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Employment laws and regulations

Employment laws in New Zealand help to build positive working environments. Wellingtonians pride themselves in being fair and respectful employers.

Being a good employer

Employer relationships are based on “good faith”, meaning that we endeavour to treat each other the way that we would like to be treated. Communication between employers and their staff is done honestly, openly and with mutual respect. You’ll find that our supportive and cooperative structures, promoting constructive communication, help to increase productivity and satisfaction in the workplace.

Three month trial periods for new employees

In most cases, when you offer an employment contract to a new employee this will include a 90 day trial period. This is common practice in New Zealand, however, it is voluntary and must be agreed to in writing and negotiated in good faith as part of the employment agreement.

Minimum wage

The current adult minimum wage rate (before tax) that applies to employees aged 16 or over is $15.75 an hour (April 2017). The minimum wage rates are reviewed every year.


PAYE (Pay as You Earn) is the income tax taken out of an employee’s wage when they are paid. PAYE also includes an ACC Earners’ Levy. The ACC Earner’s Levy ensures that if an employee is injured in an accident, they’ll get access to the treatment and financial support needed to recover and get back to normal life as quickly as possible. This means you don't have to provide or pay for health insurance for your employees.

New Zealand’s saving scheme: KiwiSaver

Superannuation isn't compulsory in New Zealand. If employees would like to invest in their retirement, they can ‘opt-in’ to KiwiSaver, New Zealand's principal and voluntary retirement savings scheme.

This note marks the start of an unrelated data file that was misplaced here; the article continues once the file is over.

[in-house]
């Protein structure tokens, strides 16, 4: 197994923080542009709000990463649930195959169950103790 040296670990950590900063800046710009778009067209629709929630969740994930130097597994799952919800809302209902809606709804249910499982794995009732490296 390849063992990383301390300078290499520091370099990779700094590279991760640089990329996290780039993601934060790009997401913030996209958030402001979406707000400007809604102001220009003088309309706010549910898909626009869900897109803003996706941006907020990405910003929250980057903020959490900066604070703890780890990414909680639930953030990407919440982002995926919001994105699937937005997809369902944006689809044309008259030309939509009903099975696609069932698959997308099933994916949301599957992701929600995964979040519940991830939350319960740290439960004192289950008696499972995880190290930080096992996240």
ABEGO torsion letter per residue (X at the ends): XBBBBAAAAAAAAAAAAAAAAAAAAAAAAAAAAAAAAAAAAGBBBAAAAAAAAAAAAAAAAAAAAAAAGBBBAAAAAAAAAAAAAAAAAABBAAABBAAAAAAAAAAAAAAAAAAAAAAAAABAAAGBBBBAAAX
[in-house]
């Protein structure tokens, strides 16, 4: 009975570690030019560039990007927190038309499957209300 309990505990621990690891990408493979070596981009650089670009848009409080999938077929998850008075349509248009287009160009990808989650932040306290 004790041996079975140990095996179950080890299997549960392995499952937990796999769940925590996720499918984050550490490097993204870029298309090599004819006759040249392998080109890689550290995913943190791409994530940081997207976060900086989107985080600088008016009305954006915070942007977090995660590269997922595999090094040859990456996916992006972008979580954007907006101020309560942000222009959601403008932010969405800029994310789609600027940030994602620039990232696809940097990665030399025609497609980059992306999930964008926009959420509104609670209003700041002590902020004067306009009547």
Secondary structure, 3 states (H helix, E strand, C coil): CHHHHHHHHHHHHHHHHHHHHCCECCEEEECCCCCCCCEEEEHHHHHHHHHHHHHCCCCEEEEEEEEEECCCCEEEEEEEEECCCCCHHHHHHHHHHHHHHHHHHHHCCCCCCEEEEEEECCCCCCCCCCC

Employees who opt-in are required to contribute 3%, 4% or 8% of their gross salary or wage to their KiwiSaver account. Employers are required to contribute 3%. The Government also pays a $1,000 kick-start into each person’s Kiwisaver account and an annual member tax credit.

Employee leave

Meal breaks

All employees are entitled to rest and meal breaks to give them a chance to rest, refresh, and take care of personal matters during their work period. There are no set rules for how long, or when, rest and meal breaks should be taken. Employers and employees should negotiate in good faith over the timing and length of meal breaks. 

It’s common for employees to take 10-15 (paid) minute rest breaks and a 30 (unpaid) minute meal break, but these times vary across different professions and industries.

New Zealand’s work unions

In New Zealand, employees have the right to decide whether or not they would like to join a union and, if so, which union. It is illegal for an employer (or anyone else) to put pressure on an employee to join or not join a union. Find out more about New Zealand’s Unions.

Contact us for more information.